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How to Get Your Kids to Quit Junky Snacks

Kids never quit, do they? On the move, resourceful about getting and keeping the things they want, and one of the things they want, and just can’t seem to quit, is those sweets and salty treats.

Junky snacks, in fact, are the way of life in a sense. They are the traditional family/kid “guilty pleasure” at ballgames, county fairs, movies, barbeques and just about any other kind of outing you can think of – where they are cotton candy, popcorn, chips, marshmallows, and sodas.

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Instead of quitting, with all its negative connotations of being a “quitter,” how about encouraging your kids to be a winner, by adding some “Super Snacks” to their diets?

And forget about “cold turkey” – or in this case maybe that’s “Cold Jerky” – as in those god-awful SlimJims – think about slow beginnings that eventually get to the end. Start with a plan for reducing junk just 1 or 2 days a week.

Junk in the Trunk

Junky snacks pretty much fall into the sugary kinds and the salty ones. When it comes to sugar, sugary snacks for sure are at the root of a whole host of health problems in kids including obesity. Salty snacks also contribute to obesity, as well as other health problems such as kidney issues and high blood pressure. But, going “out with the bad, and in with the good,” may not be as difficult as you think. Here are some ways to “switch it up.”

The Dope on the Sweets

Instead of the cookies and candy bars, try frozen grapes, frozen bananas dipped into chocolate on a stick, frozen yogurts, or fruit bars that have fructose (not to be confused with high fructose corn syrup, which should be avoided altogether). You can make your own sweet fresh fruit-frozen melon balls with yogurt dip – blend a yogurt fresh fruit shake the night before, freeze in ice cube trays, and pop out of the freezer before the kids get home.

On a grocery store trip, let kids be investigative reporters and pay attention to sugar content on the ingredient list of the snacks. It is listed as grams.  1 teaspoon of sugar equals a little more than 4 grams. So, you can help them divide the total grams on the package by 4 to get how many spoons of sugar they eat. The old traditional standby — round oat cereal with the hole in the middle — has 1 gram of sugar in a serving, while some sugary colorful ones have 12 grams. Some granola bars have 13 grams while others only 7 or 8 grams per bar. A single pop tart has 18 grams (about 10 teaspoons of sugar). Just imagine, taking your sugar bowl and shoving down 10 teaspoons into your mouth at once…gross right? Make your kids understand it’s that gross too!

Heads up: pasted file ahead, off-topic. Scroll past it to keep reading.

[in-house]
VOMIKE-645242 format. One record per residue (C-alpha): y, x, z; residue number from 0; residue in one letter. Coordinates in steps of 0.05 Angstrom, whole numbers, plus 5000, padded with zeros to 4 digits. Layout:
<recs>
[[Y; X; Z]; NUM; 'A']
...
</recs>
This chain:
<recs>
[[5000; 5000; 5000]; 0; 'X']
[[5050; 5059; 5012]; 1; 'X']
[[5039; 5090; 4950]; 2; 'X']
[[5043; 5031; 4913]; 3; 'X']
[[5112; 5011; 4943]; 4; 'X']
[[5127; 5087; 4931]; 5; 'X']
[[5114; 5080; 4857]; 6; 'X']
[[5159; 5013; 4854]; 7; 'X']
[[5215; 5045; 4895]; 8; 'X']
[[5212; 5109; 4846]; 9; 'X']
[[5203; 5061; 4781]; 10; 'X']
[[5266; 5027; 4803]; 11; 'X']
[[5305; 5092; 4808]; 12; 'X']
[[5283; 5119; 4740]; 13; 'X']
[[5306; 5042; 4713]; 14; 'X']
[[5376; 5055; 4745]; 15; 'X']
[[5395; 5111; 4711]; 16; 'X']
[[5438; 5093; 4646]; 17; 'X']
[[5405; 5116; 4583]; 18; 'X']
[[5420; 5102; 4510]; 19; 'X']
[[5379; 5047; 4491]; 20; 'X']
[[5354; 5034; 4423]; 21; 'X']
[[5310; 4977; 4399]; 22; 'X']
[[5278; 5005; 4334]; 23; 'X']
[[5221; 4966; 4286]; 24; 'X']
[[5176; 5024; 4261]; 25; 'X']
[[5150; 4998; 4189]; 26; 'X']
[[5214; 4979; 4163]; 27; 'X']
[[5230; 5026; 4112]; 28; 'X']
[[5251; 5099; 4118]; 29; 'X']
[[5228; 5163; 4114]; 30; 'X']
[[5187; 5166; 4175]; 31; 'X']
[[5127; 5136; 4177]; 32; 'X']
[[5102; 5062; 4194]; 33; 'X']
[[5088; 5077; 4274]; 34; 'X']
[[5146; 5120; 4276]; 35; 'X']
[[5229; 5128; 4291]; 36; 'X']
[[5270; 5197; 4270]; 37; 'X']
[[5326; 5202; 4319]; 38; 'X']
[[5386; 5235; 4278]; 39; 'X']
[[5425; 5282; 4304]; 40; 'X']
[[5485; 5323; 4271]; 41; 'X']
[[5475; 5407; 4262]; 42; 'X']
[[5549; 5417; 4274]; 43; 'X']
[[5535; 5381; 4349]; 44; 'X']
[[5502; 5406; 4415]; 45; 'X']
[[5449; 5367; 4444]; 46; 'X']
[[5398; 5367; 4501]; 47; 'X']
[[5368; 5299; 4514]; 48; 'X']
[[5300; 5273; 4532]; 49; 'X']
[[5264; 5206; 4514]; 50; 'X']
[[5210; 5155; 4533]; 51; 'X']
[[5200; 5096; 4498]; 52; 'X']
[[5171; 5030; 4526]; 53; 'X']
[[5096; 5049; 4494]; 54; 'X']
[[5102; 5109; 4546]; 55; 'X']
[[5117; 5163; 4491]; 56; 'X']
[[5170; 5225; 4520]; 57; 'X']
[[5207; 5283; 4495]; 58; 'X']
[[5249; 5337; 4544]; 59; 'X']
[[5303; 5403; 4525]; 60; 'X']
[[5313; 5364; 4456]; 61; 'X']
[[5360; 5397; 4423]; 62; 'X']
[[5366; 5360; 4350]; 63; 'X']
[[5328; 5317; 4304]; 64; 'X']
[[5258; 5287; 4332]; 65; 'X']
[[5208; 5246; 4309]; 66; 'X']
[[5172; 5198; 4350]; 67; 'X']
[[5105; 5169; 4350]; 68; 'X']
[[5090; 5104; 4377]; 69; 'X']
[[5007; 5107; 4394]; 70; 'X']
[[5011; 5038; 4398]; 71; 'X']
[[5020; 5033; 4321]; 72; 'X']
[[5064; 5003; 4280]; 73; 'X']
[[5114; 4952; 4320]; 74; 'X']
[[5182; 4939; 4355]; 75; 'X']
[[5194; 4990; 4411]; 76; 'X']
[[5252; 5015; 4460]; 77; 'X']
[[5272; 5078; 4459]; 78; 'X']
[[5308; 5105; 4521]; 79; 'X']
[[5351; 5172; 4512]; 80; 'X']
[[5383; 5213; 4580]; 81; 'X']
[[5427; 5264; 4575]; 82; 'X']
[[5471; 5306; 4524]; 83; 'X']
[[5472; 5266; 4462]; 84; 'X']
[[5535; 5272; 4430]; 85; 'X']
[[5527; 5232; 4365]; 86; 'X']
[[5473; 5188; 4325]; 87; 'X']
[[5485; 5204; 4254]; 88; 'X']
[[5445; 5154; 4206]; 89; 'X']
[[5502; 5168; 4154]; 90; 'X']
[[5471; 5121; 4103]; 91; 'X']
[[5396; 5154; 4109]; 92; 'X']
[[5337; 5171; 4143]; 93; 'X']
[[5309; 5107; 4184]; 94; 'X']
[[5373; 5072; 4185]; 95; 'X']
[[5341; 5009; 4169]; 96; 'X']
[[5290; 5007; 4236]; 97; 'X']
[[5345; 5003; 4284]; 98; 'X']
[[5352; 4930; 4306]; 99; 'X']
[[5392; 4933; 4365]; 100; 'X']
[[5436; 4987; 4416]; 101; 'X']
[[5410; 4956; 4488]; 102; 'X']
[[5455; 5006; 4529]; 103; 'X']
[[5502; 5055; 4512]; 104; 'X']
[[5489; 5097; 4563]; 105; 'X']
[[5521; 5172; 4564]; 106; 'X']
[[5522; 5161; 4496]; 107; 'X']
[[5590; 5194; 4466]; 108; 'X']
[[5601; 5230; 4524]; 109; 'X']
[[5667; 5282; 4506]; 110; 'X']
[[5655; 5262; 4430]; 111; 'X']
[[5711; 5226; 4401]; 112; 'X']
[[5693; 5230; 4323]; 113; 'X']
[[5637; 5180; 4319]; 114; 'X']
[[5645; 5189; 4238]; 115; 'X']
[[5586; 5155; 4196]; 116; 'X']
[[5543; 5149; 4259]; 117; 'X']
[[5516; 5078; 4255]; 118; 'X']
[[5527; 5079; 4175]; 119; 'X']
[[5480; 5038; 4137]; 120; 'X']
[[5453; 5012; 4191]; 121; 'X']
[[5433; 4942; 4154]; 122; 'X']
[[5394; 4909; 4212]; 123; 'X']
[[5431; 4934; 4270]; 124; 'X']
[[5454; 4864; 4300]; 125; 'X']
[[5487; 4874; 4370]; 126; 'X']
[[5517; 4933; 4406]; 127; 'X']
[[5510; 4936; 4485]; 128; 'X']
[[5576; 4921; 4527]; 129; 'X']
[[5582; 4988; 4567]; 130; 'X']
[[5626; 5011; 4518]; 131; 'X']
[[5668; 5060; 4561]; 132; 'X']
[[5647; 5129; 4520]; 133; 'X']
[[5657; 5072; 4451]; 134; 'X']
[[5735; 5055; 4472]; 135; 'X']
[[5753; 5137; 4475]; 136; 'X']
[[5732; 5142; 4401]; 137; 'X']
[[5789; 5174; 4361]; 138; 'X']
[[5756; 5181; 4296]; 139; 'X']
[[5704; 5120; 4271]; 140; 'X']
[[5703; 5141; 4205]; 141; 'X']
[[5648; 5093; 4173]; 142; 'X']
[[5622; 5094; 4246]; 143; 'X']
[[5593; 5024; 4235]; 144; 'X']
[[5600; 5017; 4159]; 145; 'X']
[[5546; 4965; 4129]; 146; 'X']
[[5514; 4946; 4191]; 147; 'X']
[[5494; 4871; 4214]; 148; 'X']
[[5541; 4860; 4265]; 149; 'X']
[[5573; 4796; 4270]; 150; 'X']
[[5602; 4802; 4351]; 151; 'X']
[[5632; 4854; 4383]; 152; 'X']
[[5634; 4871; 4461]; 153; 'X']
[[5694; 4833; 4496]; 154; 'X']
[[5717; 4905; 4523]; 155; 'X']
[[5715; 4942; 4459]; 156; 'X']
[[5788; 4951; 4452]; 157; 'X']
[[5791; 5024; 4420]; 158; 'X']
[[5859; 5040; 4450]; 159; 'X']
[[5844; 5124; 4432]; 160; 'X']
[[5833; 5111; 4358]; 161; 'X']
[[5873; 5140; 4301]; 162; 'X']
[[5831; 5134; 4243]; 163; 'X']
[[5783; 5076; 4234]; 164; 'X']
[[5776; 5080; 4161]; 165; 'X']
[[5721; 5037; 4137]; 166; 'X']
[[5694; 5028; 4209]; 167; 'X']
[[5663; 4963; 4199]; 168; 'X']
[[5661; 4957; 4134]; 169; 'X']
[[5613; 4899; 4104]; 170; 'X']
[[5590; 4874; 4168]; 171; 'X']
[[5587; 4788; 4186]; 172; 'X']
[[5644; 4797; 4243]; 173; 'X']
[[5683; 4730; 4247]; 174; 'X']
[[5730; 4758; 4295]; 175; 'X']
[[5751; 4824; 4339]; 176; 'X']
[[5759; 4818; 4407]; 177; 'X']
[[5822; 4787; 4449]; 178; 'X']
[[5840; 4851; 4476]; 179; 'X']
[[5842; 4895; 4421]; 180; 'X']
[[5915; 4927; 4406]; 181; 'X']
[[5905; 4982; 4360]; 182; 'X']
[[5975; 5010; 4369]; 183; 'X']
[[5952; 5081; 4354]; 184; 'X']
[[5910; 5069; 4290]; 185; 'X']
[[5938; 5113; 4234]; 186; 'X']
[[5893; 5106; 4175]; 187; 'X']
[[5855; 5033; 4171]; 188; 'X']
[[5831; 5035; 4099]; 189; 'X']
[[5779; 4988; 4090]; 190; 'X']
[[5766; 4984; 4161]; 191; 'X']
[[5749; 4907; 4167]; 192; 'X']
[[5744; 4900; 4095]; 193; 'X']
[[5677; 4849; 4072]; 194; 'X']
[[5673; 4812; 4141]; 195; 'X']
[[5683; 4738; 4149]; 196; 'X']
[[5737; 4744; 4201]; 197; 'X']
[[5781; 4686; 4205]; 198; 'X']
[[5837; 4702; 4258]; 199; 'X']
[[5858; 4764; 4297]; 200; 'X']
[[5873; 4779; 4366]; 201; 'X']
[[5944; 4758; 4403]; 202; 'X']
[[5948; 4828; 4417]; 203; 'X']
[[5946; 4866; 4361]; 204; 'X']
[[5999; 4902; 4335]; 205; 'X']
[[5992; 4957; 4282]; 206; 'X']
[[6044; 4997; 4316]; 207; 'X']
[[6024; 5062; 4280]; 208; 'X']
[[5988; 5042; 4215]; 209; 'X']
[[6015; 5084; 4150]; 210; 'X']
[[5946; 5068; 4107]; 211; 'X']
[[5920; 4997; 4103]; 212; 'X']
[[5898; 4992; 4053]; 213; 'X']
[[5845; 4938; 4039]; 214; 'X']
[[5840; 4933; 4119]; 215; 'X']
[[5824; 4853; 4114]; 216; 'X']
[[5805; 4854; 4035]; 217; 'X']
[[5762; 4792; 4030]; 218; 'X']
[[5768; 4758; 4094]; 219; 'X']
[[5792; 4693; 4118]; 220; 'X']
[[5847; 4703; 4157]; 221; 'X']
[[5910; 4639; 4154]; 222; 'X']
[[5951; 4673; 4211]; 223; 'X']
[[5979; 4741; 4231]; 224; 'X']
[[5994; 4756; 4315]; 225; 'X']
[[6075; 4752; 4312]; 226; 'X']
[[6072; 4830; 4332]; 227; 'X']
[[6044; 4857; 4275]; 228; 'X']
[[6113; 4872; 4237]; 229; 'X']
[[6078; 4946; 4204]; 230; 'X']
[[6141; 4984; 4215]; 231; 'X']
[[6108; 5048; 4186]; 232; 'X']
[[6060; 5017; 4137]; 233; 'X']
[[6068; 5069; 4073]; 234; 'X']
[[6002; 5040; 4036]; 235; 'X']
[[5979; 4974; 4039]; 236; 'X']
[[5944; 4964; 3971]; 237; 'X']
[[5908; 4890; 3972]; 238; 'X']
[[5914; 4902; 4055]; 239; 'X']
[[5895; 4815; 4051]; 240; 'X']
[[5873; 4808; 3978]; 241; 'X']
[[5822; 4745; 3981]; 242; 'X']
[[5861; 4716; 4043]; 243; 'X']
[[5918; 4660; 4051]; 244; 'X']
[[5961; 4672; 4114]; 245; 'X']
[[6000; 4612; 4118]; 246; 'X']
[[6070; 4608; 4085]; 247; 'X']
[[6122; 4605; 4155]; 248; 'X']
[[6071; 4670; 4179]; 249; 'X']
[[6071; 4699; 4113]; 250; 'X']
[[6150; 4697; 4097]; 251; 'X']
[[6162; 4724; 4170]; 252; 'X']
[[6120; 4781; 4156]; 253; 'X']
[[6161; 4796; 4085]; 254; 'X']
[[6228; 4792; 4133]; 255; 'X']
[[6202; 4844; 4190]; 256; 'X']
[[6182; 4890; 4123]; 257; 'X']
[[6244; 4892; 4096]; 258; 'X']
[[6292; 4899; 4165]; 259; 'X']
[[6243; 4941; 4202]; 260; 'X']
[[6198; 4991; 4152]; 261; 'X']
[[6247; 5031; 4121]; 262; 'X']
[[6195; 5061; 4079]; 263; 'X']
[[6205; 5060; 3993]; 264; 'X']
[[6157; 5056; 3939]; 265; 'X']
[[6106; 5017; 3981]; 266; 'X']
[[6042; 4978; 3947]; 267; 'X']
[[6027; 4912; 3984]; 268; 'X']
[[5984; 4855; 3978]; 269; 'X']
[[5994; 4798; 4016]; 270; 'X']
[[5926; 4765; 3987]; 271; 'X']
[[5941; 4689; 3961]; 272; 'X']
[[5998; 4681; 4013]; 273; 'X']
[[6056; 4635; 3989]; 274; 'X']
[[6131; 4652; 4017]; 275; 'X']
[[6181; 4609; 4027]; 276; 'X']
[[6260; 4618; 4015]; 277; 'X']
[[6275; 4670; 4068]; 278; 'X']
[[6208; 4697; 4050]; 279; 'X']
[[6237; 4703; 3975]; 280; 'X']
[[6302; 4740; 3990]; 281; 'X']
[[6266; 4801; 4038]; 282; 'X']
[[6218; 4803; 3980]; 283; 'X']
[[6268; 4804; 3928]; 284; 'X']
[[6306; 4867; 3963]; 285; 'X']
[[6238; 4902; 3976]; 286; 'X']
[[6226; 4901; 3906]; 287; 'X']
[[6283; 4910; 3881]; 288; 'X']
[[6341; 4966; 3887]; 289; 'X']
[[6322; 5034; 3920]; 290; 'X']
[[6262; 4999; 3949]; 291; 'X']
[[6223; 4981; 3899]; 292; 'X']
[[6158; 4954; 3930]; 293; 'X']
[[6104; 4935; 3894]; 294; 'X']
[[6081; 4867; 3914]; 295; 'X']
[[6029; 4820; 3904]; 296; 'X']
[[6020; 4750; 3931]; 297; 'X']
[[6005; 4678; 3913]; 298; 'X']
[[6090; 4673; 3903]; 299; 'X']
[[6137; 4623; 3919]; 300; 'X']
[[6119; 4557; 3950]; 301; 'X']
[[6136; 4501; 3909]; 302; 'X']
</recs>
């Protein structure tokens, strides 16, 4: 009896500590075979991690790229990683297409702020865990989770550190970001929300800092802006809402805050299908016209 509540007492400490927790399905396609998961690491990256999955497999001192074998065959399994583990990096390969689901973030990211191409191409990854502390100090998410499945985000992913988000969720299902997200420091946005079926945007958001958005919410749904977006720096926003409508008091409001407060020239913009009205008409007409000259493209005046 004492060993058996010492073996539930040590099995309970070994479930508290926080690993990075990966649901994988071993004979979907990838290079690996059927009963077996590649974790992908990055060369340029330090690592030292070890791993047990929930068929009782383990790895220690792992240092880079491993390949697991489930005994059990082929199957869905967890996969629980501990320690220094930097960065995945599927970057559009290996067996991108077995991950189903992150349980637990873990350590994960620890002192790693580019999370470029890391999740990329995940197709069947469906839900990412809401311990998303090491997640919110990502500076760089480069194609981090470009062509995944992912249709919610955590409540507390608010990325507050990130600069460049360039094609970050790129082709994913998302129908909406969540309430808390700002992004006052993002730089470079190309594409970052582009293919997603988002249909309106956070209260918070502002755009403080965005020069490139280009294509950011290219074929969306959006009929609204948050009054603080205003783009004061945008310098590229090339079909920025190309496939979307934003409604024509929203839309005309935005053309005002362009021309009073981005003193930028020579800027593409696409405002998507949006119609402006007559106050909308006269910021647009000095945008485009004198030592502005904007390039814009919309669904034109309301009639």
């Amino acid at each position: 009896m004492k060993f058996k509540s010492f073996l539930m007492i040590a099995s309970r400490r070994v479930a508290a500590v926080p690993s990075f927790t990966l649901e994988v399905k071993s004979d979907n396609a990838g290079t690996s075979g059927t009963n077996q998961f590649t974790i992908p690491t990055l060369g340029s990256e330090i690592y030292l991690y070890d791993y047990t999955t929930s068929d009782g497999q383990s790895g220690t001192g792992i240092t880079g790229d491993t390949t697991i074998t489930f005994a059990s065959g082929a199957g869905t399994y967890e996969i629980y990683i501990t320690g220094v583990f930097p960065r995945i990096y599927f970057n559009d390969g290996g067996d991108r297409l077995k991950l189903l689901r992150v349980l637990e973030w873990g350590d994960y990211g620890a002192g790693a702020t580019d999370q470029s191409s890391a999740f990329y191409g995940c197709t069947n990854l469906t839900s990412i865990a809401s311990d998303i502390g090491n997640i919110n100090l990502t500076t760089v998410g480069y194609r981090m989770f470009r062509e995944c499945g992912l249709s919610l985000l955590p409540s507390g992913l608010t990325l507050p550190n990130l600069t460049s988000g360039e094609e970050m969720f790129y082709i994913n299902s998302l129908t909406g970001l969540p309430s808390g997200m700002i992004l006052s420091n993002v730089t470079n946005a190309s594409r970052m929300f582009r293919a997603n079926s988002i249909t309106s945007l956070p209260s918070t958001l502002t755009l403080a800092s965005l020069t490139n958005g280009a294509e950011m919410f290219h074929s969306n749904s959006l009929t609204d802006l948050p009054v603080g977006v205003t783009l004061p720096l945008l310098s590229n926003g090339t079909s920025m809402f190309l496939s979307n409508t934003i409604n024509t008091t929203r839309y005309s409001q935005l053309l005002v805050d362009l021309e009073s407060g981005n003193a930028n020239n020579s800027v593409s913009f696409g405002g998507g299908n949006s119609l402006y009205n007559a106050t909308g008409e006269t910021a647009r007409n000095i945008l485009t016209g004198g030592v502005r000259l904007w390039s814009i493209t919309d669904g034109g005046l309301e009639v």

Instead of the fruity, sugary pop tart, try a fun, healthy fruity cookie recipe with low sugar—preferably with the kids helping to make them.  Check out my “Tasty Tarts” recipe at the end of this column!

Chuck the Chips

When it comes to salty stuff, look for the low-fat, and non-trans fat choices. Pretzels in all forms and shapes are most often healthy choices. Rice crackers, rice chips are usually great, and if kids get more adventurous, a little mustard on the pretzels, or homemade hummus or guacamole dip for crackers are great. A handful of nuts—salty or semi-salted have healthy nutrients for not only kids but adults too!

Scientists have found that our brains are hardwired to crave salt and sugar. However, the needs of our ancient ancestors to replenish sweat and need sugary bursts of energy to bring down prey have long since passed. Now as responsible parents it up to you, and your kids to hunt for more nutritive food choices!

Try These Tasty Tarts


1 stick butter at room temp, ¼ cup sugar, 1 egg yolk, 1/2 teaspoon vanilla extract, 1 and 1/2 cups flour (can be unbleached white, or try adding some whole wheat pastry flour to the mix, ½ cup fruit juice sweetened jam, any flavor.

Preheat oven to 350. In a mixing bowl beat butter and sugar until fluffy. Add yolk and vanilla and mix until all blended. Add flour half at a time, mixing until smooth and you have dough. Pinch off pieces of dough about quarter size, roll into a ball, then put on a cookie sheet. Space them about 1 inch apart. Press your thumb in the ball’s center to make an indent—a little hole, but not all the way through!  Fill each indent with ½ teaspoon jam. Bake 10 minutes.

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